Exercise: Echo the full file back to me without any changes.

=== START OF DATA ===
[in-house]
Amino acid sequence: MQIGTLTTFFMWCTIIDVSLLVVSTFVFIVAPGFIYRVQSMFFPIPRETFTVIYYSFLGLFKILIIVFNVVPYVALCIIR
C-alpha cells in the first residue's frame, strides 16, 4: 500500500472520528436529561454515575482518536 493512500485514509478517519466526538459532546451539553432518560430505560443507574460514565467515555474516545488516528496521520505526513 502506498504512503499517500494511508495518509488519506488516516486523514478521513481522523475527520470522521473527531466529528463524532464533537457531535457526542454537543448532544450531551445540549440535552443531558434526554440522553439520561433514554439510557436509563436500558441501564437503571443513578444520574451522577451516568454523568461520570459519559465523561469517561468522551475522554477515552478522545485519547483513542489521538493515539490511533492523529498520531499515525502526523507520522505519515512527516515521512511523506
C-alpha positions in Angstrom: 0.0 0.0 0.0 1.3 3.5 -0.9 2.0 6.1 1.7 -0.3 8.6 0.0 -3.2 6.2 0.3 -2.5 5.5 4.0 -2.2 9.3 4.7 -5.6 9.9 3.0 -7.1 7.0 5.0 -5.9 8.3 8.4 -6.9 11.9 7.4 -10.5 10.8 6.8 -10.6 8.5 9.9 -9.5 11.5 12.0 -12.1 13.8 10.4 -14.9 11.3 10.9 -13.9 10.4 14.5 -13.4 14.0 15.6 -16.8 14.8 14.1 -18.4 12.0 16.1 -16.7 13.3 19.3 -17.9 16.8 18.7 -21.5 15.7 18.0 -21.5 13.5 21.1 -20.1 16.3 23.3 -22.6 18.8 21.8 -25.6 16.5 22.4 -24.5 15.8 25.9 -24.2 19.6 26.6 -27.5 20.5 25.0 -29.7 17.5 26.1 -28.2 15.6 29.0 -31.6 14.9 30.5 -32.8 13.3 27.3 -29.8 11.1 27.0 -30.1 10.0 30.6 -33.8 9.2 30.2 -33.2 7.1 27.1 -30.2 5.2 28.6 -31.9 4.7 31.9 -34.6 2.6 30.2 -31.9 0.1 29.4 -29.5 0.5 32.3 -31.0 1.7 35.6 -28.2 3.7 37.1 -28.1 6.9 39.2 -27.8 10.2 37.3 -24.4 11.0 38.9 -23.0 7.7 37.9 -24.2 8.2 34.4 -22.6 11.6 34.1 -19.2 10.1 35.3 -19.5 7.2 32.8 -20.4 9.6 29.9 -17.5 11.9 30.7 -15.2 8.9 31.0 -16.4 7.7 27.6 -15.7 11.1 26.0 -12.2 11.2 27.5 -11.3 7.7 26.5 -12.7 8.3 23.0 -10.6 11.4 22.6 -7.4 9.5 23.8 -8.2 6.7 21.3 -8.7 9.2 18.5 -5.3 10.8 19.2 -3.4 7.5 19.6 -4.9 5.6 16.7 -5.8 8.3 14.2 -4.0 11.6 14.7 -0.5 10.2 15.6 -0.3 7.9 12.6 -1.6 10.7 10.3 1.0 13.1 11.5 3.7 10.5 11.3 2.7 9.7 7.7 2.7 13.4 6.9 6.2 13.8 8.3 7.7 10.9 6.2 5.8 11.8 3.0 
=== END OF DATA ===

[in-house]
Amino acid sequence: MQIGTLTTFFMWCTIIDVSLLVVSTFVFIVAPGFIYRVQSMFFPIPRETFTVIYYSFLGLFKILIIVFNVVPYVALCIIR
C-alpha cells in the first residue's frame, strides 16, 4: 500500500472520528436529561454515575482518536 493512500485514509478517519466526538459532546451539553432518560430505560443507574460514565467515555474516545488516528496521520505526513 502506498504512503499517500494511508495518509488519506488516516486523514478521513481522523475527520470522521473527531466529528463524532464533537457531535457526542454537543448532544450531551445540549440535552443531558434526554440522553439520561433514554439510557436509563436500558441501564437503571443513578444520574451522577451516568454523568461520570459519559465523561469517561468522551475522554477515552478522545485519547483513542489521538493515539490511533492523529498520531499515525502526523507520522505519515512527516515521512511523506
C-alpha positions in Angstrom: 0.0 0.0 0.0 1.3 3.5 -0.9 2.0 6.1 1.7 -0.3 8.6 0.0 -3.2 6.2 0.3 -2.5 5.5 4.0 -2.2 9.3 4.7 -5.6 9.9 3.0 -7.1 7.0 5.0 -5.9 8.3 8.4 -6.9 11.9 7.4 -10.5 10.8 6.8 -10.6 8.5 9.9 -9.5 11.5 12.0 -12.1 13.8 10.4 -14.9 11.3 10.9 -13.9 10.4 14.5 -13.4 14.0 15.6 -16.8 14.8 14.1 -18.4 12.0 16.1 -16.7 13.3 19.3 -17.9 16.8 18.7 -21.5 15.7 18.0 -21.5 13.5 21.1 -20.1 16.3 23.3 -22.6 18.8 21.8 -25.6 16.5 22.4 -24.5 15.8 25.9 -24.2 19.6 26.6 -27.5 20.5 25.0 -29.7 17.5 26.1 -28.2 15.6 29.0 -31.6 14.9 30.5 -32.8 13.3 27.3 -29.8 11.1 27.0 -30.1 10.0 30.6 -33.8 9.2 30.2 -33.2 7.1 27.1 -30.2 5.2 28.6 -31.9 4.7 31.9 -34.6 2.6 30.2 -31.9 0.1 29.4 -29.5 0.5 32.3 -31.0 1.7 35.6 -28.2 3.7 37.1 -28.1 6.9 39.2 -27.8 10.2 37.3 -24.4 11.0 38.9 -23.0 7.7 37.9 -24.2 8.2 34.4 -22.6 11.6 34.1 -19.2 10.1 35.3 -19.5 7.2 32.8 -20.4 9.6 29.9 -17.5 11.9 30.7 -15.2 8.9 31.0 -16.4 7.7 27.6 -15.7 11.1 26.0 -12.2 11.2 27.5 -11.3 7.7 26.5 -12.7 8.3 23.0 -10.6 11.4 22.6 -7.4 9.5 23.8 -8.2 6.7 21.3 -8.7 9.2 18.5 -5.3 10.8 19.2 -3.4 7.5 19.6 -4.9 5.6 16.7 -5.8 8.3 14.2 -4.0 11.6 14.7 -0.5 10.2 15.6 -0.3 7.9 12.6 -1.6 10.7 10.3 1.0 13.1 11.5 3.7 10.5 11.3 2.7 9.7 7.7 2.7 13.4 6.9 6.2 13.8 8.3 7.7 10.9 6.2 5.8 11.8 3.0 